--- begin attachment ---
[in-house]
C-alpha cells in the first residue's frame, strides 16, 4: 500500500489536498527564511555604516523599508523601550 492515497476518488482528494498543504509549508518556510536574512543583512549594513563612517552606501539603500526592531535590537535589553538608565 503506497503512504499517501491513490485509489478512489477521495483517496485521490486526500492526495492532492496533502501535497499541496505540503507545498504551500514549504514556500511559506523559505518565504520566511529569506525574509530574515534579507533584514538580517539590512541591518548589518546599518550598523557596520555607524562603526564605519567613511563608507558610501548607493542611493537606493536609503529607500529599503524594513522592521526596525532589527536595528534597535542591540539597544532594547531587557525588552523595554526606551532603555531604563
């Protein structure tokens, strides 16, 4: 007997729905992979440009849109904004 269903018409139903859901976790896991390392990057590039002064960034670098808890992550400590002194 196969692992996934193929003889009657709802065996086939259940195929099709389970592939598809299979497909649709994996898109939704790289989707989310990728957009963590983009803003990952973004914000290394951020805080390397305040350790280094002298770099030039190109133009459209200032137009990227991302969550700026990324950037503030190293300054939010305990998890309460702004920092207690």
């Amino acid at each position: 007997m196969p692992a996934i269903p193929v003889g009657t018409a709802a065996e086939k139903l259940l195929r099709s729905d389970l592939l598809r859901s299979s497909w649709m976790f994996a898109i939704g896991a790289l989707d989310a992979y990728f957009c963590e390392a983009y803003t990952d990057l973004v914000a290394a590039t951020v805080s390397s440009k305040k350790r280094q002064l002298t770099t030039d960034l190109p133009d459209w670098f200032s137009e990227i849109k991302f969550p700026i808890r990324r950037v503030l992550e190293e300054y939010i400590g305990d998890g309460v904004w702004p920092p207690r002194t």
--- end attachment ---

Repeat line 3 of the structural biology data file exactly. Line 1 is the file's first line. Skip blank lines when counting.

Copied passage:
């Protein structure tokens, strides 16, 4: 007997729905992979440009849109904004 269903018409139903859901976790896991390392990057590039002064960034670098808890992550400590002194 196969692992996934193929003889009657709802065996086939259940195929099709389970592939598809299979497909649709994996898109939704790289989707989310990728957009963590983009803003990952973004914000290394951020805080390397305040350790280094002298770099030039190109133009459209200032137009990227991302969550700026990324950037503030190293300054939010305990998890309460702004920092207690």